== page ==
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Saturday, 07 April 2012


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Thanks for the link. That's a very good article.

I thought that looked familiar, it was on The Luminous Landscape 14th March :-)

"When I got back processed slides from a shoot, I kept a trashcan next to the table as I scrutinized them"...

"With digital, I have become sloppy. I can fix it"... "This has undoubtedly led to a lower quality of photographs."

Perhaps the same ruthlessness applied with a digital trashcan, might lead to a similar improvement in the quality of the surviving population? (grin)

The difficulty is that it can be hard to know straight away which digital images are going to prosper, and which may turn out too sickly to do so. On the other hand, apparent health is no guide to value - consider the disastrous life circumstances out of which some of the greatest human art and science has come.

So in the Darwinian struggle for digital fitness, we need that same hard-headed attitude - but it is maybe wiser to conceal your mistakes, rather than to destroy them altogether!

Penny for his thoughts.

Superb article which lead me to a fantastic photostream on flickr. Inspiring stuff.

"I thought that looked familiar, it was on The Luminous Landscape 14th March :-)"

That was probably around the time the writer sent out alerts--I found it yesterday while sifting through unopened email.

But it brings up an interesting point, which is that currently I make no effort at all to compare TOP to other sites or to try to keep our offerings unique. I just don't have time to keep up with what other sites are doing on a regular basis (although I try to visit periodically when I can).

I heard an interview with the producers of the Colbert Report recently, and they said they made no effort to try not to duplicate what the Daily Show is doing--they just do their own thing and let the sister show do its own thing. Sometimes that does indeed lead to similar topics, even similar treatments--great minds think alike and all that.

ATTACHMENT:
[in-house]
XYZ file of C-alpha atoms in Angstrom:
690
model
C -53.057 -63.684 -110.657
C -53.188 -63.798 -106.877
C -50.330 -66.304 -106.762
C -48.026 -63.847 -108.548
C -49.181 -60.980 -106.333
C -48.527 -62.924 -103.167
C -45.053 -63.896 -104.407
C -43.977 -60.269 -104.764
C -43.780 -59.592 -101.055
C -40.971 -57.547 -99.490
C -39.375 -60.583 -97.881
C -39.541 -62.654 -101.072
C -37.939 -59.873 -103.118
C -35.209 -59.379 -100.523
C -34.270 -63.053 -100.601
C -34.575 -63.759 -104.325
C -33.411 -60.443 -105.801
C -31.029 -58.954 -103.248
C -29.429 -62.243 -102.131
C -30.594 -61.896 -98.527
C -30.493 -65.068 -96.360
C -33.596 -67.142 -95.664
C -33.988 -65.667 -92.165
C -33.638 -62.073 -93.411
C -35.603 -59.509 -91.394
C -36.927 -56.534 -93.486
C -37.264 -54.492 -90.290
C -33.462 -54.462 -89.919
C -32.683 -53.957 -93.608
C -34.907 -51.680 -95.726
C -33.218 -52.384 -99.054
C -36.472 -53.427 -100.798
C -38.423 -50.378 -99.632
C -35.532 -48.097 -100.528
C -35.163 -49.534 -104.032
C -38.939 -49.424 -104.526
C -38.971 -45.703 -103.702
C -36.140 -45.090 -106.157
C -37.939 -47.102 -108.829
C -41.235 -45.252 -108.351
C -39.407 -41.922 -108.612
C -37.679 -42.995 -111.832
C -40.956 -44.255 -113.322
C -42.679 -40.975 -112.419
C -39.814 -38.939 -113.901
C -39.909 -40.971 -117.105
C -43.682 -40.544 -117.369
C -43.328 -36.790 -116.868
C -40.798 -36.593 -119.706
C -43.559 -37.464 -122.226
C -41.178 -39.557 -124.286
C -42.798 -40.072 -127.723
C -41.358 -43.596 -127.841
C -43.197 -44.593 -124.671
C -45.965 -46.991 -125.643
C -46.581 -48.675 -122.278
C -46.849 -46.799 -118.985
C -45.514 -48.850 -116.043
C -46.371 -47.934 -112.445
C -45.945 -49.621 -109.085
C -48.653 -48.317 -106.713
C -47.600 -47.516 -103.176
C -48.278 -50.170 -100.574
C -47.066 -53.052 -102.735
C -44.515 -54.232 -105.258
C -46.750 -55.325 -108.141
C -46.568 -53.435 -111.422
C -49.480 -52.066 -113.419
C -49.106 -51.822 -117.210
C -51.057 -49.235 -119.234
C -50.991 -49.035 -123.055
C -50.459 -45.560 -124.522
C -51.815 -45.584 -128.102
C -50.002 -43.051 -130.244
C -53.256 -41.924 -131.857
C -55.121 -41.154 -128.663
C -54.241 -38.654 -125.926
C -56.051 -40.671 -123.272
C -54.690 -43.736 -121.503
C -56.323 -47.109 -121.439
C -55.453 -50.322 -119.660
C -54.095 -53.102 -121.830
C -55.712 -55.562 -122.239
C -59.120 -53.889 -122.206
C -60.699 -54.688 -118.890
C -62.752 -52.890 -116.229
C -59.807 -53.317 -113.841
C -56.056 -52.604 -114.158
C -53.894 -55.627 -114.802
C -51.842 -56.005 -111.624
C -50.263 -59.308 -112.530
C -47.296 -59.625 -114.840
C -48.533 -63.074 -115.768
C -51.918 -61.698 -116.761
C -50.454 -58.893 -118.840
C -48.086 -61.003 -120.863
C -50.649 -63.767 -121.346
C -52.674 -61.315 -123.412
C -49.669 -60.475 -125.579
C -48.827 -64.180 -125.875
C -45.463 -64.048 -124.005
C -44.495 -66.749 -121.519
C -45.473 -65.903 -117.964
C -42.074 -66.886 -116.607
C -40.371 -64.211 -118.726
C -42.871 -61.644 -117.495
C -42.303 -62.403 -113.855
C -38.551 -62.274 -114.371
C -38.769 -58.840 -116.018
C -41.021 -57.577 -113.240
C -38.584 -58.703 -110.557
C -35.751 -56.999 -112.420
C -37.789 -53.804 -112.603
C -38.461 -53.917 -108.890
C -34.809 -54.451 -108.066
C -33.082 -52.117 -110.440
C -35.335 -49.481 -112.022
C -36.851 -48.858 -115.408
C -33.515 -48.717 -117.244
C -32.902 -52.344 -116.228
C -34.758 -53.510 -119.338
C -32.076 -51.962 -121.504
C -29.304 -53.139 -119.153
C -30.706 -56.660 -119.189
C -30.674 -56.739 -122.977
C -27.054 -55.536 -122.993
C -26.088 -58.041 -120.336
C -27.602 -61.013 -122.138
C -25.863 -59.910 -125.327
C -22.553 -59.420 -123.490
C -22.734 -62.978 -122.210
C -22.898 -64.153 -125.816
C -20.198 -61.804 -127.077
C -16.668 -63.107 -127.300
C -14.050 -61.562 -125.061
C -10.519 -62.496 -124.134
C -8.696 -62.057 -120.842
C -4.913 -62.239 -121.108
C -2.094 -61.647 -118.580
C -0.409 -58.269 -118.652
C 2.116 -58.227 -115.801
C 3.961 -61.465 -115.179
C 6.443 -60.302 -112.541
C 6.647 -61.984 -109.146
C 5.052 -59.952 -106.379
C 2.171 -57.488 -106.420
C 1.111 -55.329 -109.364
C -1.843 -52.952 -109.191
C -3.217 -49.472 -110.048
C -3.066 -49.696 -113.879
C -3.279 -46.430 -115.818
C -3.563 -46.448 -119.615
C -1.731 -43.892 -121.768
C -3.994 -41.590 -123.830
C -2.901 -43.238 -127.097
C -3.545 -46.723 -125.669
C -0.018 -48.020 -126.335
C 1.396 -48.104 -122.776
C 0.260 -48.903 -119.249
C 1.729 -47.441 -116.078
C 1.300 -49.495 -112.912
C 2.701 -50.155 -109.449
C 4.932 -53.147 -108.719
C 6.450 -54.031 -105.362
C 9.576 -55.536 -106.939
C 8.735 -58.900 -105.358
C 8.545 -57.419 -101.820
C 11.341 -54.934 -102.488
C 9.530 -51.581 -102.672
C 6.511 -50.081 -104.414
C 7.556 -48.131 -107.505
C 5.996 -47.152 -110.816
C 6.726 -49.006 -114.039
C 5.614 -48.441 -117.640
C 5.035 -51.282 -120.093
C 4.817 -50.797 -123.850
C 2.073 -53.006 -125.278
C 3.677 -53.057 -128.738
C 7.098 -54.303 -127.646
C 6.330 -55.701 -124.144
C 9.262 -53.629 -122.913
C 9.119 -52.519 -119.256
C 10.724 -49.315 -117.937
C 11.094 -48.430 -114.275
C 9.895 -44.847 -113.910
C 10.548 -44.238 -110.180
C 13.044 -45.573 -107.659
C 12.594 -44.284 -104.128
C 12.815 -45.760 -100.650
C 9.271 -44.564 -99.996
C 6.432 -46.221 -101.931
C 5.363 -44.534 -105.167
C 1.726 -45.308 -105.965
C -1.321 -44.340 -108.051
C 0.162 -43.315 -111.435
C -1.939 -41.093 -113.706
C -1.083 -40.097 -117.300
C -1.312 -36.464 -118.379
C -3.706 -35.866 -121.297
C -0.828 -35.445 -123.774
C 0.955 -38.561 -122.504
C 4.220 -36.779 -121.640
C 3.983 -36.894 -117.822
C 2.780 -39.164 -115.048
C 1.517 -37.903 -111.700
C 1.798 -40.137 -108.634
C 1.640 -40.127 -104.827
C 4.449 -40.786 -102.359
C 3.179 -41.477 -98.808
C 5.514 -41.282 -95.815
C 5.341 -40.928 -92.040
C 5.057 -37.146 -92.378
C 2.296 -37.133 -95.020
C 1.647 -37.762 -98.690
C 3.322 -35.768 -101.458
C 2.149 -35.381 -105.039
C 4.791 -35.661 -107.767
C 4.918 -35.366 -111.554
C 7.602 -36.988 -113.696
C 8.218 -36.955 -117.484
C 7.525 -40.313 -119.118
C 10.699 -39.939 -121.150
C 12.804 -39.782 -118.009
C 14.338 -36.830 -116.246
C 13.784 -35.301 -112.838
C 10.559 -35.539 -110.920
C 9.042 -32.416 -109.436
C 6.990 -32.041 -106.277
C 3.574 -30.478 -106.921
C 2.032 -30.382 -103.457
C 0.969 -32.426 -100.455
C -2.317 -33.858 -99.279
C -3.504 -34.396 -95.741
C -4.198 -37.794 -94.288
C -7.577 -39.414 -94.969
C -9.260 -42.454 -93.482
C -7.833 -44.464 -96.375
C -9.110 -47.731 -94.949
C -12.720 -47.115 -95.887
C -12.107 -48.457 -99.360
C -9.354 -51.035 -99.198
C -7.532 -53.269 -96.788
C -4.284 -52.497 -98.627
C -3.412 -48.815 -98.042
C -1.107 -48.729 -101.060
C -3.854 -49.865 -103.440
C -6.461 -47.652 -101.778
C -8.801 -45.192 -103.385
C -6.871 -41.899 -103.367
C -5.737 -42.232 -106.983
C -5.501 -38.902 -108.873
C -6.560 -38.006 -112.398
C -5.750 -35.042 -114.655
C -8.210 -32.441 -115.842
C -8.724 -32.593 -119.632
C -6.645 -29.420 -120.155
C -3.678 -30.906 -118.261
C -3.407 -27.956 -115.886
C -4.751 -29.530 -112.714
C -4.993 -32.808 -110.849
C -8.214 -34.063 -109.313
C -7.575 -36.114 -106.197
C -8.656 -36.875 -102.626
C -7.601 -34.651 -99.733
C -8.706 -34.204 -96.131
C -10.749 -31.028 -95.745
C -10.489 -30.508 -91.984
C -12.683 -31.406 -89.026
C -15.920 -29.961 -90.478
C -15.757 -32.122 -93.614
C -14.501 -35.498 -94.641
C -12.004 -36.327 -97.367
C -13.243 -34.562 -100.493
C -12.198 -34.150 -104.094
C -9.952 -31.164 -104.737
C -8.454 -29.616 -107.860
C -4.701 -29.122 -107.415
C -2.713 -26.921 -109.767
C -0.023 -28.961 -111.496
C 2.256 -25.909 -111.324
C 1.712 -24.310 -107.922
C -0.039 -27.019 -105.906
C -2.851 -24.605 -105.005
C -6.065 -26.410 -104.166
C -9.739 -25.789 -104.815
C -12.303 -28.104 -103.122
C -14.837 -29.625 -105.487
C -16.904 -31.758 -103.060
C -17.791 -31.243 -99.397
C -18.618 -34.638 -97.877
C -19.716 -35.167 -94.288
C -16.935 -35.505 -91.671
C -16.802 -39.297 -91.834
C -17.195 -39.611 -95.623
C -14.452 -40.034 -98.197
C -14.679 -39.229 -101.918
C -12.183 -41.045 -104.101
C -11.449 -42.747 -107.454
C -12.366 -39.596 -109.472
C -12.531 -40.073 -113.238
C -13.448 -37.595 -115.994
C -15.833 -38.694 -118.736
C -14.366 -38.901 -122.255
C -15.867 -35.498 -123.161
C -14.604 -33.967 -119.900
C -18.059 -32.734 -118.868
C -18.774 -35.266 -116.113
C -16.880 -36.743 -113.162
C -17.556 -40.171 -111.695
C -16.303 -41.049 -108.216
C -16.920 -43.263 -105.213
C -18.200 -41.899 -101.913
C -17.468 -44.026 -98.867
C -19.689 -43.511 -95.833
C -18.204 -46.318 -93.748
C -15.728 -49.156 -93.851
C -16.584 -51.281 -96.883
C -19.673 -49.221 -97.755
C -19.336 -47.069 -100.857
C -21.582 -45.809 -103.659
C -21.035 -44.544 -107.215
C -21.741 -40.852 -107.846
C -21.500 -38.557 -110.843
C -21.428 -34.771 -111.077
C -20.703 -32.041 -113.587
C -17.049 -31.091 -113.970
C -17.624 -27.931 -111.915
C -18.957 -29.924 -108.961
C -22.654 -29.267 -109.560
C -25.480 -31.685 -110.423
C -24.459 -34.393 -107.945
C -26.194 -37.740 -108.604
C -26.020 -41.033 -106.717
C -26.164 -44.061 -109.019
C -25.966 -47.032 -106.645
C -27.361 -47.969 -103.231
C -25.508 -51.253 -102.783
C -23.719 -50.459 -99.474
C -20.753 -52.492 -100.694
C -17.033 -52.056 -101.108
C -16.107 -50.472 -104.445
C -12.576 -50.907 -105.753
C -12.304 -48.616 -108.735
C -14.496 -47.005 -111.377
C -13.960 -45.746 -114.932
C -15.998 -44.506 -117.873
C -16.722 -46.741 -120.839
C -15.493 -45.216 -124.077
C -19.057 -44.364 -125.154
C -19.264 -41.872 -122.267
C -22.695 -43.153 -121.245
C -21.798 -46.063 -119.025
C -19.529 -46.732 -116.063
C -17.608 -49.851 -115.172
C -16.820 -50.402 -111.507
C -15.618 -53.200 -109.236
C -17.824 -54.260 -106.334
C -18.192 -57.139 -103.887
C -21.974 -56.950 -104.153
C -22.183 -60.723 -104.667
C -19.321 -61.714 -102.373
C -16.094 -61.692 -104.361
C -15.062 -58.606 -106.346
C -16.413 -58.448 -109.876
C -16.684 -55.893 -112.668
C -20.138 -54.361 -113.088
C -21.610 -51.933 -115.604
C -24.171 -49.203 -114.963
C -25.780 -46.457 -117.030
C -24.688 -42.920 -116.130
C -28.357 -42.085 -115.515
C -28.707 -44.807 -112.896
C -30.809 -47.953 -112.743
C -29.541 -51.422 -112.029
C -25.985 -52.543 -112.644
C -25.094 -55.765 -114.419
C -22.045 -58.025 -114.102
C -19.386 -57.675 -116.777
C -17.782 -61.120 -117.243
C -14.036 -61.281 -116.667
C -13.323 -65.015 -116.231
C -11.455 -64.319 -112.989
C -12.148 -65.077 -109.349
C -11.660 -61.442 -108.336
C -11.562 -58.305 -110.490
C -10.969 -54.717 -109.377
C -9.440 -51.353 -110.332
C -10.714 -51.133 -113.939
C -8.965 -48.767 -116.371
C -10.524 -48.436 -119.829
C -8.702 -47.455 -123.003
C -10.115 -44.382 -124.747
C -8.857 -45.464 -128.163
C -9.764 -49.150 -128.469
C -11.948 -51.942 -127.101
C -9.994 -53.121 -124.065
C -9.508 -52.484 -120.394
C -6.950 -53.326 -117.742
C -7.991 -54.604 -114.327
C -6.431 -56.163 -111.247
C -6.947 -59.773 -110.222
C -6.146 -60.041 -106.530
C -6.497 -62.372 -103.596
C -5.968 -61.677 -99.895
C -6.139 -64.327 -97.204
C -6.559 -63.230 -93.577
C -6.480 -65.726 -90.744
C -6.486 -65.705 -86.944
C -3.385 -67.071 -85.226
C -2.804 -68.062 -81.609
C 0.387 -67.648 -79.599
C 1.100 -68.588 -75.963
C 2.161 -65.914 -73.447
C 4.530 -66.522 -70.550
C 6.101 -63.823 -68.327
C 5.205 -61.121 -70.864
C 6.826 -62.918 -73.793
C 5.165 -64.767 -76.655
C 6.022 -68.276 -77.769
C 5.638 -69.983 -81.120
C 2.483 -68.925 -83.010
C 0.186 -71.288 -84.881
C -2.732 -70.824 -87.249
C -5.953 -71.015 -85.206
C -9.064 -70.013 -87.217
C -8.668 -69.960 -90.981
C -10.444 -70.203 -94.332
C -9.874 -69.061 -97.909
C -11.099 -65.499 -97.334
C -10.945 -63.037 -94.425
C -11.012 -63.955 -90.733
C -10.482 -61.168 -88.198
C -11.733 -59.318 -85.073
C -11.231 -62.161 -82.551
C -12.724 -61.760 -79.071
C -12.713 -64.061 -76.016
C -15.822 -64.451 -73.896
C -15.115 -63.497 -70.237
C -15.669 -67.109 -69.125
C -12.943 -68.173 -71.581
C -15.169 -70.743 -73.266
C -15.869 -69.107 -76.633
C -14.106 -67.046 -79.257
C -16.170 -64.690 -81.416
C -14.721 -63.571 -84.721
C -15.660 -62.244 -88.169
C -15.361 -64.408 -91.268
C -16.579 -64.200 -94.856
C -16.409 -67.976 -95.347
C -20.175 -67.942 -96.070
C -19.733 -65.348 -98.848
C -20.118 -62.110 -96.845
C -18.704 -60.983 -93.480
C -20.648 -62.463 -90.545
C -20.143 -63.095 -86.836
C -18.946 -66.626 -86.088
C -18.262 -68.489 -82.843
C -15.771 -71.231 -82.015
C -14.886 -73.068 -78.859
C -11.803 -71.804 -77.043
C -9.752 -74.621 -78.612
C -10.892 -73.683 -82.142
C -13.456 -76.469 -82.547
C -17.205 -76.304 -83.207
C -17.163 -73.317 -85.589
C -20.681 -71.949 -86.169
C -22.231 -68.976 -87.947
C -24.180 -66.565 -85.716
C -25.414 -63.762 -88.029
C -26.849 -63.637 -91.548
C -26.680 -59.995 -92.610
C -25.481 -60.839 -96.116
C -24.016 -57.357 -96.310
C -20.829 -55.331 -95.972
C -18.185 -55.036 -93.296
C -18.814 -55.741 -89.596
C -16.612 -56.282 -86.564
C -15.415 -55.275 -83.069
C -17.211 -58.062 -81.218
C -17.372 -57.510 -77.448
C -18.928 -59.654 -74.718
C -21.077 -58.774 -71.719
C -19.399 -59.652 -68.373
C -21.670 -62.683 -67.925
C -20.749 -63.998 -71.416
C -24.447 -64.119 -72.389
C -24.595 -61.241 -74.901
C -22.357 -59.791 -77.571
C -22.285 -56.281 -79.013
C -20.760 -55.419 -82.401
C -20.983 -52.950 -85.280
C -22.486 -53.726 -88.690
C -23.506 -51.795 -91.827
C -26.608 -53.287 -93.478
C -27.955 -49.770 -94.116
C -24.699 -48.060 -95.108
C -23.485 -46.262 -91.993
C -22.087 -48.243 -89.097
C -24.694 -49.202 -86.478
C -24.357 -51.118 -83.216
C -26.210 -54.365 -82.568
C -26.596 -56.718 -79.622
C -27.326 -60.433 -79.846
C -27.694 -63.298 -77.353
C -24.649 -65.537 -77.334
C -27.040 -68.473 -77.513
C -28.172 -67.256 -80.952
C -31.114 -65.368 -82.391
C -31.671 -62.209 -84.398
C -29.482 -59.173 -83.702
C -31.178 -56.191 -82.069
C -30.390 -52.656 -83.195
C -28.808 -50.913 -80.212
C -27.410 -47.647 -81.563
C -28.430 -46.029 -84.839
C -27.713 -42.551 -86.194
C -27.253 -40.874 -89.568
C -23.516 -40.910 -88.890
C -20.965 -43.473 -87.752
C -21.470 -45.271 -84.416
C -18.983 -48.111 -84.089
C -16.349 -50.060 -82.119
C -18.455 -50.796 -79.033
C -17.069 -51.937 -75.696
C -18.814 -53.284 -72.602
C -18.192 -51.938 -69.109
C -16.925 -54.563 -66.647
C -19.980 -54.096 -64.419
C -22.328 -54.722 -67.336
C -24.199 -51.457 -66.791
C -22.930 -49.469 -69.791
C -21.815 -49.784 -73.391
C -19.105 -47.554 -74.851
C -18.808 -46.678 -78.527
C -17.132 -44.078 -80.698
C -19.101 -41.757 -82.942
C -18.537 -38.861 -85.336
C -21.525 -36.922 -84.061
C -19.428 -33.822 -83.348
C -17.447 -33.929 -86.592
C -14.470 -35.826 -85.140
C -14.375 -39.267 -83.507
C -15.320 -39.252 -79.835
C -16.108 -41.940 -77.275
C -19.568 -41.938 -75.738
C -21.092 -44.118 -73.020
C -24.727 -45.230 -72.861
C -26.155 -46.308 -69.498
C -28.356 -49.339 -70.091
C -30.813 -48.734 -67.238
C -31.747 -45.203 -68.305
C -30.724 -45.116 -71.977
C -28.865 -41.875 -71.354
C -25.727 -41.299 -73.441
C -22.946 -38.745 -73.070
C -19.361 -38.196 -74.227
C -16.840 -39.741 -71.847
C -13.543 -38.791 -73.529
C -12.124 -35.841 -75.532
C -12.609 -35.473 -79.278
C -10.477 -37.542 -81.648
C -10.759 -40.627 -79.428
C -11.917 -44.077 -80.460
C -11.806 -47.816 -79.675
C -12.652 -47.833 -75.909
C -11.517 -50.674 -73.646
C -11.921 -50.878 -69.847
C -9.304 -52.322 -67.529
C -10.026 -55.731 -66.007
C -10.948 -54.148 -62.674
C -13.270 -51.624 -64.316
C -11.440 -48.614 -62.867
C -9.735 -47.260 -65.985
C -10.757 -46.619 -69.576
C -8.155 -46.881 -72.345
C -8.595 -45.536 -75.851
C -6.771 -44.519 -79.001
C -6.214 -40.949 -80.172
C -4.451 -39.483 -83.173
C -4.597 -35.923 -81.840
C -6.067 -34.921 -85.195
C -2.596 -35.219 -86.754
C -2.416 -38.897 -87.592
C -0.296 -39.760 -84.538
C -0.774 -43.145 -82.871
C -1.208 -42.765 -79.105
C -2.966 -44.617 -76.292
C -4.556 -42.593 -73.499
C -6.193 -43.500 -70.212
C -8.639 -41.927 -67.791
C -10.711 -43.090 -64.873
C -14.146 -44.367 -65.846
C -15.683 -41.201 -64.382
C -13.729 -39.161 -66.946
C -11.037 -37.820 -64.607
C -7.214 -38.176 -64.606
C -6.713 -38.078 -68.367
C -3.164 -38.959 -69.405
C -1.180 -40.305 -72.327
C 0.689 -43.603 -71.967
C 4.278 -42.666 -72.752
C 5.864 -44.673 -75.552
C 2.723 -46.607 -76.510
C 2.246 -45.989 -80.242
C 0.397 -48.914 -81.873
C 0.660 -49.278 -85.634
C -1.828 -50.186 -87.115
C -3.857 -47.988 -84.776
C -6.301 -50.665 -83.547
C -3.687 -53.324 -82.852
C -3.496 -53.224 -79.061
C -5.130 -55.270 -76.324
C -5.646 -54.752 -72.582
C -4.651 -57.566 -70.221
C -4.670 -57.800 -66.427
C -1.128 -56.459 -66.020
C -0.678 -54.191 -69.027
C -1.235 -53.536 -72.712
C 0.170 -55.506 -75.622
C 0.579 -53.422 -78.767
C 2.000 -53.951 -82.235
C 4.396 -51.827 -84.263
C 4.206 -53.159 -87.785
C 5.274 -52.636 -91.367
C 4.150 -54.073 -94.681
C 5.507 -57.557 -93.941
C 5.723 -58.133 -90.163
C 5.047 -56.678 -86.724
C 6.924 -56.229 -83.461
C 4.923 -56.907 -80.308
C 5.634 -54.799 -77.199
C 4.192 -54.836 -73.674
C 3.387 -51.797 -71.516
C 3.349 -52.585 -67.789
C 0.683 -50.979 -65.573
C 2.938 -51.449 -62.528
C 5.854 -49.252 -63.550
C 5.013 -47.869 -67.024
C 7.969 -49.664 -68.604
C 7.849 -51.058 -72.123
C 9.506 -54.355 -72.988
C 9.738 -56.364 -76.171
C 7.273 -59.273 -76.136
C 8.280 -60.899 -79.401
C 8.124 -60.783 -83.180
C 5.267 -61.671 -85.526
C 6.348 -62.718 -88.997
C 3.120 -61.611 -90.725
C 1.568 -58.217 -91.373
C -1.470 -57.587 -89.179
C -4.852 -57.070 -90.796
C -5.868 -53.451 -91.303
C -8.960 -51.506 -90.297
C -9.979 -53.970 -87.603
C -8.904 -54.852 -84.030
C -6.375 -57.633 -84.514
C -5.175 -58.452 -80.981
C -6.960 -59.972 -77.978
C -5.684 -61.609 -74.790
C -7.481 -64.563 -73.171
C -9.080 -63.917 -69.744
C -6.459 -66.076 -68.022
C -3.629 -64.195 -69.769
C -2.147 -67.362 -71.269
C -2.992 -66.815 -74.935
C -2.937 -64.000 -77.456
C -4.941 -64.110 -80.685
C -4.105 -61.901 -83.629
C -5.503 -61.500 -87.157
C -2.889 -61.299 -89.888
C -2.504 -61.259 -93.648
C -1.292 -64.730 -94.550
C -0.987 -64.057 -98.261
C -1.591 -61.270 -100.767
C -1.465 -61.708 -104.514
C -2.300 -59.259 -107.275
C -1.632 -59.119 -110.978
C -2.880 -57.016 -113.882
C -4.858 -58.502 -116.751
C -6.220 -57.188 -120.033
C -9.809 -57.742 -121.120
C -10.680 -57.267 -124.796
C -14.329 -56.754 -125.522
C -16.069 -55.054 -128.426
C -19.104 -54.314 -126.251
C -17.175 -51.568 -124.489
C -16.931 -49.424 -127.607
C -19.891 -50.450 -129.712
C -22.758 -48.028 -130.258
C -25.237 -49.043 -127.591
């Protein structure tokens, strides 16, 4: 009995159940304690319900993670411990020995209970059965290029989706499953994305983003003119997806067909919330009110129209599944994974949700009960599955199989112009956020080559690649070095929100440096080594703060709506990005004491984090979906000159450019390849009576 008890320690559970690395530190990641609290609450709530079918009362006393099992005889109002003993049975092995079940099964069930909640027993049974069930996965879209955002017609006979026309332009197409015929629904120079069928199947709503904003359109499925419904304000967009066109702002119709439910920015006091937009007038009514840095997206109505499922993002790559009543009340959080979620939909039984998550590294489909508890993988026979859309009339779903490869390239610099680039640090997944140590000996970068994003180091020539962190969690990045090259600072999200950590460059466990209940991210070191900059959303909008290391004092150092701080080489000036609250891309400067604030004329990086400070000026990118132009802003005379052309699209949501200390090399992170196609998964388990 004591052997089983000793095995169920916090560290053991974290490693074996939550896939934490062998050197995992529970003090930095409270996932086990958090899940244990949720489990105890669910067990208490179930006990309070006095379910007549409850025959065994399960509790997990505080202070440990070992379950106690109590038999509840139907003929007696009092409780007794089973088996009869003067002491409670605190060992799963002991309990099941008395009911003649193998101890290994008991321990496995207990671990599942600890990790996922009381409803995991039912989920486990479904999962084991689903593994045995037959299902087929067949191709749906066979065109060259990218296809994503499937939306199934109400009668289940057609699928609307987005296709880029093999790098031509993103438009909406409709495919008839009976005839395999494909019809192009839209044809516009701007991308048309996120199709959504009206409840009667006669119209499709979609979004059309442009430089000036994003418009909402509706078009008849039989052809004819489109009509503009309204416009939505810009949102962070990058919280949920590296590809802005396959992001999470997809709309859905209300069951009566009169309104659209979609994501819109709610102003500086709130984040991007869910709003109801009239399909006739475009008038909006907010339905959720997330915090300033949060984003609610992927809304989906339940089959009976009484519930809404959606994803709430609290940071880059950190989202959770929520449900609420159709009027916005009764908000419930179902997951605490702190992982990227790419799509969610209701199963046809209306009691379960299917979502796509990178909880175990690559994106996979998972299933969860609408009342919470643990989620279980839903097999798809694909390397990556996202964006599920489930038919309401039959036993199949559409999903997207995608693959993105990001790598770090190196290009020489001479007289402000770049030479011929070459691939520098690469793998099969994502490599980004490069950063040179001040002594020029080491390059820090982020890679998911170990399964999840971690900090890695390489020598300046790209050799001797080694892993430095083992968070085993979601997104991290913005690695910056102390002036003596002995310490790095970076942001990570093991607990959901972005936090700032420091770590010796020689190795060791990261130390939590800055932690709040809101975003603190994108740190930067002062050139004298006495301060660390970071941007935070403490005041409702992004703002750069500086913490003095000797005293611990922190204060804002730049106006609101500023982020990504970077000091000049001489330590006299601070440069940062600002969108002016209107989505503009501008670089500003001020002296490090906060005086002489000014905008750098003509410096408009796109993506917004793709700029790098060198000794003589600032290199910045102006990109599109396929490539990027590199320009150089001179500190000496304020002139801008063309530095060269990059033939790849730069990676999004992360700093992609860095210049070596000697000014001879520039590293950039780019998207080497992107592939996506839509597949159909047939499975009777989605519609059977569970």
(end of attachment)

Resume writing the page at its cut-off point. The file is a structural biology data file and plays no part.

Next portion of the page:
The same was true of Time and Newsweek back when they were among the biggest magazines in the U.S.--occasionally their cover choices would converge and each would have a similar cover in the same week (it happened with Bruce Springsteen when he first came on the scene, for instance). I think the editors of each made an effort to see that it didn't happen, but each also tried to be secretive about its cover choice so it wasn't always easy to do that.


Yes, I'm sure I've seen this piece recently...probably linked from LuLa. Honestly, I think it's a whiff of sentimental chaff. For example the notion that we pay more attention when using film, and the hovering suggestion that film makes a person a better photographer, is bovine byproduct. Film's inherent limitations might, indeed, encourage someone shoot with more deliberation. But many others will take fewer risks and shoot fewer alternatives with film, dreading that 37th frame coma. And even if you manage to grab a trophy with film good luck trying to learn from the EXIF data on that slide. That's a net loss in my book.

I, too, enjoy shooting film occasionally mainly for the quaint charm of the wonderful cameras of yore (of which I have more than a few of many ilks). But for images...not so much.

Yes, I acknowledge that the tsunami of digital imaging completely changed the photography's landscape. It repelled technophobes and attracted legions of technogeeks. But digital imaging has not changed the core value of the photographic proposition.

To quote one of Mr. Venkitachalam's closing observations: "But I do hope to remember and practise the one valuable lesson I learned from slide film – accept constraints and focus on essentials."